Regaining the Student Perspective

I spend the vast majority of my classroom time running the show. I’m either lecturing, guiding discussion, or overseeing small group activities. This morning I attended class as a student for the first time in almost ten years, and I found it useful to observe someone else’s teaching approach as well as get a firsthand refresher on the student experience.

All Connecticut businesses are required by state law to provide two hours of sexual harassment training to all supervisors. I oversee one research assistant working part time, and this qualified me as a supervisor. This morning it was my turn to attend the training. Leading the class was Valarie Stanley, the director of Yale’s Office for Equal Opportunity Programs. Overall, she did a fantastic job and I am proud to work for institution that takes this kind of training so seriously.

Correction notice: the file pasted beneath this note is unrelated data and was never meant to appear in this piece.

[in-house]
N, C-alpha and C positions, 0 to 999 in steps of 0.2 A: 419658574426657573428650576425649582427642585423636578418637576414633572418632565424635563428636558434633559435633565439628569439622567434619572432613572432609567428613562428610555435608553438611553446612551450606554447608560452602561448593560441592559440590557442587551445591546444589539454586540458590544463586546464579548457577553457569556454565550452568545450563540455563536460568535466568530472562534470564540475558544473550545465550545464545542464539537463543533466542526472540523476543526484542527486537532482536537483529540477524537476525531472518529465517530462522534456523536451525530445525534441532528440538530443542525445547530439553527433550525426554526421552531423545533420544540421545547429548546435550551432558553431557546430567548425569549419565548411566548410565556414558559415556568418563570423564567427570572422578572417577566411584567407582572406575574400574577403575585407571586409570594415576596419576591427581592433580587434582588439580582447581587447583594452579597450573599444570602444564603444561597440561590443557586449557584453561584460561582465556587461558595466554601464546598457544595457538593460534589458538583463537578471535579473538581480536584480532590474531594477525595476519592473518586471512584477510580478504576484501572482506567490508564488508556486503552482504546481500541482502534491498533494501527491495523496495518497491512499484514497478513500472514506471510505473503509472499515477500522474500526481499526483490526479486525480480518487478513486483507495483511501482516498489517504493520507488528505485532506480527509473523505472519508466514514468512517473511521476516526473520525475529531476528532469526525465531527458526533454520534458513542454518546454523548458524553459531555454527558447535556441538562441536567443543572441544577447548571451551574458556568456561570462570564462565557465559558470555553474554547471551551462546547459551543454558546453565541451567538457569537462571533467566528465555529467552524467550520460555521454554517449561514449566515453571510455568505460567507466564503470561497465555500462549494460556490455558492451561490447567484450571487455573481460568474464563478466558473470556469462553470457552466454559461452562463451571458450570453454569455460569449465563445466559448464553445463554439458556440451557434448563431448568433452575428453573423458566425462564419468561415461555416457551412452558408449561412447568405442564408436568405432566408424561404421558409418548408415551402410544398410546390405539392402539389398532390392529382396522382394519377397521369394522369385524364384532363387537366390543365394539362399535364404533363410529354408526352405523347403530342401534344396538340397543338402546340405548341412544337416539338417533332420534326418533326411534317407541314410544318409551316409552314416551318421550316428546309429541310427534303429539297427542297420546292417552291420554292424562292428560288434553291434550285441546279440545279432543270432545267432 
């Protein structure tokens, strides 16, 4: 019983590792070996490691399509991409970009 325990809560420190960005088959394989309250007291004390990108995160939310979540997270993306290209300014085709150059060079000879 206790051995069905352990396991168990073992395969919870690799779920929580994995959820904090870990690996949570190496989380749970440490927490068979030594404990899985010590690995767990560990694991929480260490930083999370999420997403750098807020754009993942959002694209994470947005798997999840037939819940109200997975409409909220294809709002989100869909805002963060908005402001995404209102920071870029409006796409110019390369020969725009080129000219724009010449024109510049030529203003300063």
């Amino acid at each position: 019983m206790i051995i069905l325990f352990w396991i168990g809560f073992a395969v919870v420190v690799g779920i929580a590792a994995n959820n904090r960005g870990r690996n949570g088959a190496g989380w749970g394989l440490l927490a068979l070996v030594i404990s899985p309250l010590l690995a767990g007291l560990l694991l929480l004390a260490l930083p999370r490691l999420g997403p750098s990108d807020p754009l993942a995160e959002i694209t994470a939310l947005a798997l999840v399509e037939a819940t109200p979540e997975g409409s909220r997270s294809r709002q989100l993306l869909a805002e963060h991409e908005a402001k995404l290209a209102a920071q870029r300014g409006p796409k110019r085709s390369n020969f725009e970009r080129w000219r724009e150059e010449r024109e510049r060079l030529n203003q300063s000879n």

For the first thirty minutes, Ms. Harper lectured with no slides and just a few notes. She gave an overview of what we’d cover in the class and a short history of sexual harassment law. Any time you’re teaching a required class, it can be a challenge to get students engaged. I might have chosen to have everyone do something active at the beginning, but Ms. Harper’s approach worked well. Each court case she talked about was a short story that was interesting enough to hold my attention.

Ms. Harper then referred everyone to their written copy of Yale’s sexual misconduct policies and proceeded to read most of it aloud. This was a dry somewhat unconventional choice, but these policies are the whole point of the course, so I didn’t mind. Later on she was able to refer to different parts of the policy as they came up.

The juicy part of the class was the sequence of video vignettes that followed. Each showed a case of potential misconduct that Ms. Harper asked us specific questions about. The discussion focused on what was and was not acceptable behavior, and how supervisors should respond. Ms. Harper gave clear answers when she had them and was open when she did not. She also added several real stories from her experience at Yale and how they had been resolved.

Ms. Harper’s time management was excellent. When she realized that she was running a little behind due to lively discussion, she briefly summarized the last two vignettes and got us out the door right on time.